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Tele Vue Genesis vs 8" SCT

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#1 asaint



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Posted 08 October 2003 - 06:38 PM

Tele Vue Genesis vs 8" SCT Article

#2 jrcrilly


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Posted 08 October 2003 - 07:55 PM

I agree completely with the author. I currently own a TV Genesis SDF and larger SCT's and have previously owned sveral 8" SCT's. I held off on trying to write a comparo because I never used both at the same time so I'd be comparing different views on different nights and I hate to do that. My impressions do match his precisely, though.

#3 Oldfield


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Posted 08 October 2003 - 08:19 PM

I've a Ranger, a C8, and a Sky90 (co-own with my friend). I only bring out my C8 for observation, and photography of the planet. The other two left were always left at home.

I bought my setup out by public transportation, 3 hours round trip including some walk, taxi and train. So, even the portability of the C8 is not as good, but it offers more light.

The Sky90 will be used only for deep sky imaging, and casual scanning, the Ranger? A bigger finder/guide-scope.

#4 Ron B[ee]

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Posted 08 October 2003 - 08:40 PM

I think it was a very interesting and very well written article. I like the fact that the author tried to go into more objective comparison (like when he mentioned the festoons).

However, I'd have like to see more objective comparisons of the features: eg. craterlets or rilles on the Moon that could be seen in one and not the other, white ovals in one and not the other. On Saturn, were there more bands on the planets that could be seen in one and not the other? Furthermore, since both scopes were clearly limited by seeing (i.e. 160x-170x), the larger aperture of the SCT was well, handicapped by the ability to achieve higher magnification and possibly bring out more details (or resolve the Cassini Division as wider gap). For instance, on excellent seeing nights, my 4" TV-102 APO could easily achieve 293x on Saturn with crisp details and I wonder what features 300x through the SCT would reveal on these sort of nights. Furthermore, at this high magnification, the SCT might have revealed the Encke Minima or even the spokes (which might also be possible with a 4" APO :question:).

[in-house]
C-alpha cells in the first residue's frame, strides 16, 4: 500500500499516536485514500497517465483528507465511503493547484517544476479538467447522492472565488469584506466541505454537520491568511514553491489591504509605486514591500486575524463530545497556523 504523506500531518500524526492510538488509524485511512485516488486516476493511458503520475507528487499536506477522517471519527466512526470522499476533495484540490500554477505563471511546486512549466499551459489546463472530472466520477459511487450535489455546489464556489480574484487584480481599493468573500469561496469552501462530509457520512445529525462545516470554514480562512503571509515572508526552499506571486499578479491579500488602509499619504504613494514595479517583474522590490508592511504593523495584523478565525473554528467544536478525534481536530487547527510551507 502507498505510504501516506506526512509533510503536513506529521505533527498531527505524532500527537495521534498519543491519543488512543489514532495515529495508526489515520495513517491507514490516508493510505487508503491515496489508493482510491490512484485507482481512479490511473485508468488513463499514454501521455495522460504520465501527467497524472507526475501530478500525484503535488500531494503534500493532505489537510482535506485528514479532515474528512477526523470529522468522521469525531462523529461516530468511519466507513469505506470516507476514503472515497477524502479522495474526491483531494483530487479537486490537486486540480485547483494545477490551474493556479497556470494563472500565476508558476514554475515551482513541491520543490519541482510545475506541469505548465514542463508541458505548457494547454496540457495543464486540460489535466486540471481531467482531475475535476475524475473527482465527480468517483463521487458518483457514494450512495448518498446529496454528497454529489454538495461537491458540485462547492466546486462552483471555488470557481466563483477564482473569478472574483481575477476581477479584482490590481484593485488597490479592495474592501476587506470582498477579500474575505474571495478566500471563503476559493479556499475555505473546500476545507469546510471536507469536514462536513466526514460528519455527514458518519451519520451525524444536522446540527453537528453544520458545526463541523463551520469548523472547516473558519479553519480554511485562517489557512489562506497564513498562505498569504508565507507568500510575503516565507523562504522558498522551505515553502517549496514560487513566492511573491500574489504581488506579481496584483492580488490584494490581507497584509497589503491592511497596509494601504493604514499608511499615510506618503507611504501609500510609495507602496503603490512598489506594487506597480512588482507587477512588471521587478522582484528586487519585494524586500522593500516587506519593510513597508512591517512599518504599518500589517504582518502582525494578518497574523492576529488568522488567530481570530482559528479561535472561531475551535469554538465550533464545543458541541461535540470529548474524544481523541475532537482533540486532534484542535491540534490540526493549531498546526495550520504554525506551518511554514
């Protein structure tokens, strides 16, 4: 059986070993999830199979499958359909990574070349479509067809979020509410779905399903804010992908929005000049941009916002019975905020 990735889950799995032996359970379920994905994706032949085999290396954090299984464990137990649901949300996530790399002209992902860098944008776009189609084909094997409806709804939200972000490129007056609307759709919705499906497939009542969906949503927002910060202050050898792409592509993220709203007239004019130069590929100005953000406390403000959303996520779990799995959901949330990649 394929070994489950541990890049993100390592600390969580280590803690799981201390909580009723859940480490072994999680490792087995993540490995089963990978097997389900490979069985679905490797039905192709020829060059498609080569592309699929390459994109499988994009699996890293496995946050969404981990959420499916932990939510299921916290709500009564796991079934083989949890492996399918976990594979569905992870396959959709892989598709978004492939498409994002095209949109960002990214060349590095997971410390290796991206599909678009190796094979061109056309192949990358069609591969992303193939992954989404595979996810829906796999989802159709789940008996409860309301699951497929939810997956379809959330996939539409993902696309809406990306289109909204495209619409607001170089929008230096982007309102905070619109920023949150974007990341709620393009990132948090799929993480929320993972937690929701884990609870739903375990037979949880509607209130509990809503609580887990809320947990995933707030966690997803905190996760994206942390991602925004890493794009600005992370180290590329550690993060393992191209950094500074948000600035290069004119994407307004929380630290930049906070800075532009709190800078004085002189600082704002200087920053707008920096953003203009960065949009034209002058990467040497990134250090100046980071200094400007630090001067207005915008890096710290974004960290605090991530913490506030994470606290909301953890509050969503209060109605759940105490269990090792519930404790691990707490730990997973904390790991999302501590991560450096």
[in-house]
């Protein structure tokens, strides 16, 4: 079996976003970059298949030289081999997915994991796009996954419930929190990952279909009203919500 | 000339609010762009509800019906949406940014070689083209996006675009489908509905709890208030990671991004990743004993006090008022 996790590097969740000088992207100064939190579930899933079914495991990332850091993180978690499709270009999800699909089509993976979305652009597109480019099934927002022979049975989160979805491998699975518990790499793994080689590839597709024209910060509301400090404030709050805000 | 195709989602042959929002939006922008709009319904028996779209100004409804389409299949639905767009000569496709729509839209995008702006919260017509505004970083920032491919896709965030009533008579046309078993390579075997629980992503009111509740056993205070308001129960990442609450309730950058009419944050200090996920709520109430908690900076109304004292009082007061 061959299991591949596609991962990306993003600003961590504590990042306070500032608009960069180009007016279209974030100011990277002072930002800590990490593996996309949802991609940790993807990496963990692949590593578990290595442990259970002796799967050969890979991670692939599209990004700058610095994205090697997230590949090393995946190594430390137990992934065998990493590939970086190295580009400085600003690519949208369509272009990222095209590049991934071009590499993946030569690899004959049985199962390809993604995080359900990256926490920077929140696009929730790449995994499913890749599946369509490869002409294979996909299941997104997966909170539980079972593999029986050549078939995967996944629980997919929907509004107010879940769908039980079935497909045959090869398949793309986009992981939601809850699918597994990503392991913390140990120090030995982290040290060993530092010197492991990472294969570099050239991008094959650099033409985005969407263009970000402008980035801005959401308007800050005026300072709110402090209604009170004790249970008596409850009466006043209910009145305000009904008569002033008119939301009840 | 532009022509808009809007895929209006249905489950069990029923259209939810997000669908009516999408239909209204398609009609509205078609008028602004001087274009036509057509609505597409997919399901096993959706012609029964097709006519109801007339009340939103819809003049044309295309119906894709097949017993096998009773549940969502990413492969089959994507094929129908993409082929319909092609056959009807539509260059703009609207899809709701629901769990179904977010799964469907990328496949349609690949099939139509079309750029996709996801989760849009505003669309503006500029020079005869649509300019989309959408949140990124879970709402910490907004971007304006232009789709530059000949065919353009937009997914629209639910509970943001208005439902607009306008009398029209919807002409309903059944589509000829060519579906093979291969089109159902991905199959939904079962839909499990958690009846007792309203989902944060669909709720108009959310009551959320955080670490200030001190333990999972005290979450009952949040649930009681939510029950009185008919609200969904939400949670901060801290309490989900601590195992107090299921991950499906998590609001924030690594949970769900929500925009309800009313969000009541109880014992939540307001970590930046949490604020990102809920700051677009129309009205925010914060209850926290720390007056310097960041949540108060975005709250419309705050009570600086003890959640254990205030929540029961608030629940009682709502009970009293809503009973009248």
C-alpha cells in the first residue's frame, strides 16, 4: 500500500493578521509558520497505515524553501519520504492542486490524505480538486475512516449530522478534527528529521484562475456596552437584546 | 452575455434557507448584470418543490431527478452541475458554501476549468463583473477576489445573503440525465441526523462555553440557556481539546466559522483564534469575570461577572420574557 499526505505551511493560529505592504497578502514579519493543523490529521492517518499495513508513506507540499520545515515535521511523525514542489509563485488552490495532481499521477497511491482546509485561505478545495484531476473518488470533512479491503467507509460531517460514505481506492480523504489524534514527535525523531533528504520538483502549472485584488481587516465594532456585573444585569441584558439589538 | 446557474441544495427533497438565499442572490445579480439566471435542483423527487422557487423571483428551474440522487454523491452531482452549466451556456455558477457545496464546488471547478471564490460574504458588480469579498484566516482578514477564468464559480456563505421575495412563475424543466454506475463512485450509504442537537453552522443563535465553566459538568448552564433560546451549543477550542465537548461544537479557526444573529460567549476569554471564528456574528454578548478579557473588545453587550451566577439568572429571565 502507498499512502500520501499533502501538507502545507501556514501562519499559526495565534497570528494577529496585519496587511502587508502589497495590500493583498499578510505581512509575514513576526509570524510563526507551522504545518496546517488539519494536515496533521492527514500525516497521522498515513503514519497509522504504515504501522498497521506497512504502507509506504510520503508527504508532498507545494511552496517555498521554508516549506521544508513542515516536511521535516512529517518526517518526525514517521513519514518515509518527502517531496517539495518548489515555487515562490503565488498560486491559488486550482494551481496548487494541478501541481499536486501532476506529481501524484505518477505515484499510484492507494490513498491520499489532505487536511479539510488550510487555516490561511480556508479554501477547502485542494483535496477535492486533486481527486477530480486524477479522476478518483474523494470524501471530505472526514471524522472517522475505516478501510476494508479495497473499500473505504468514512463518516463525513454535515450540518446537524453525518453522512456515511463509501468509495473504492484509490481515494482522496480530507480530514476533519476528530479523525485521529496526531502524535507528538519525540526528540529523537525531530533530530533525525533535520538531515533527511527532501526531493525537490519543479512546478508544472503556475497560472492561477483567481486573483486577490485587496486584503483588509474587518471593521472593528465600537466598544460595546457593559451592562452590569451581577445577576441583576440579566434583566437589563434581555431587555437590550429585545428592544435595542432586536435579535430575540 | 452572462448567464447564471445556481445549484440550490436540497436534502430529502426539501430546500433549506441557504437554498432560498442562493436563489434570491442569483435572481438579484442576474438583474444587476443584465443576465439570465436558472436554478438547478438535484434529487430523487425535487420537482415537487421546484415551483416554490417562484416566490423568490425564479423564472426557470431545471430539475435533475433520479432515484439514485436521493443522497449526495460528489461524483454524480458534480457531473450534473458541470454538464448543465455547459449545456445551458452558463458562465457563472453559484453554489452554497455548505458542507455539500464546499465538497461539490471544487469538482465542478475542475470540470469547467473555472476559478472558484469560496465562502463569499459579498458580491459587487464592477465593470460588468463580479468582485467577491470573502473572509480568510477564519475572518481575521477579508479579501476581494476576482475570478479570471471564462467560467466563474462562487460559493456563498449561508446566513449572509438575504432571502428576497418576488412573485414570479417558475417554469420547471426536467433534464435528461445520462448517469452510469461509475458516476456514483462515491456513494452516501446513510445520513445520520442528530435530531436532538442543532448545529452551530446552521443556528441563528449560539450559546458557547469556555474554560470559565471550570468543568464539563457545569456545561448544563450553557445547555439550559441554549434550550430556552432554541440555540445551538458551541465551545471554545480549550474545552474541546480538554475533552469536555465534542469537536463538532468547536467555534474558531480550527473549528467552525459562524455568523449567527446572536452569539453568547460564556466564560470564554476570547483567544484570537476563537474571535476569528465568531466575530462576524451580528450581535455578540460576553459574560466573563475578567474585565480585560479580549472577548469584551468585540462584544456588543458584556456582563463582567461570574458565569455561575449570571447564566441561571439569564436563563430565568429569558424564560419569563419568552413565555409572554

After reading the article and if I may be so bold as to draw my own conclusion that both scopes were simply seeing limited, an important point for many observers who are not so fortunate to live in excellent seeing condition.

Lastly, both scopes have long been discontinued. It would have been very interesting to see a comparison of the recent SCT vs recent high quality 4" APO. I'm grateful however that the author has taken the time to writeup his comparison.

Ron the 4-inch Tall Evangelist B[ee]

#5 Oldfield


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Posted 09 October 2003 - 02:06 AM

Photographically (I mean high power), no 4" can beat a 8" SCT on the moon/planet.

#6 rboe



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Posted 09 October 2003 - 09:18 AM

I started out with a TeleVue Pronto, fairly quickly realized I liked faint fuzzies; and the Pronto's operative word is 'faint'. So I bought a NS11. It fills the bill, but I prefer the image of the Pronto for the most part. If I'm ever treated to a night of very high quality seeing the NS11 may give me something to drool over (OK, there was that first night at a dark sky site and I got see M42 in all its' glory: That was a drool momement). The eleven gives me those faint fuzzies in spades, just wished it weighted 50lbs less.

#7 summitlake


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Posted 09 October 2003 - 07:45 PM

Not yet having even looked through a serious refractor, just wanted to say I sure appreciate Chuck Zdeb's article, which was an eye-opener for me in many ways, and thanks for taking the time to compose a really thoughtful comparison.

In computer graphics I tend to be a contrast freak. I guess I'd warm to a TeleVue quickly! We are still learning our LX-90, and Cloudy Nights certainly has been a huge help with both general knowledge and specifics.

Picking up Chuck's analogy in a different way, which motorcycle is better, a 650 or 1300cc? Depends whether you're whipping through mountain curves, or touring the Interstate.

#8 Oldfield


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Posted 10 October 2003 - 01:40 AM

Visually, a refractor is more enjoyable and eye-pleasing.

#9 Guest_**DONOTDELETE**_*

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Posted 16 October 2003 - 01:42 PM

Hi Ron,
Thanks for the compliments. Your comments about both scopes being seeing-limited most of the time are pretty perceptive. I’ve long noticed that in bad seeing, most scopes perform about the same, and only when seeing gets really good do you see big differences between them. In bumping up magnification in good seeing with these two scopes though, my feeling was the Genesis ran out of steam due to lack of aperture, while the C8 was limited more by optical quality (I was never impressed with images in it over about 220X)(in fairness, by personal preference I don’t often use over 250X in anything, including my TEC 8” Mak). Whatever the exact cause, the result was that the C8 didn’t have a big advantage on planets even under really good seeing. Never saw the Encke Minima nor white ovals with either of them.

So far as comparing late-model scopes, if you’d lend me the famed Light Cup for a year or so, I promise to write up a comparison with the 8” Mak ;-)


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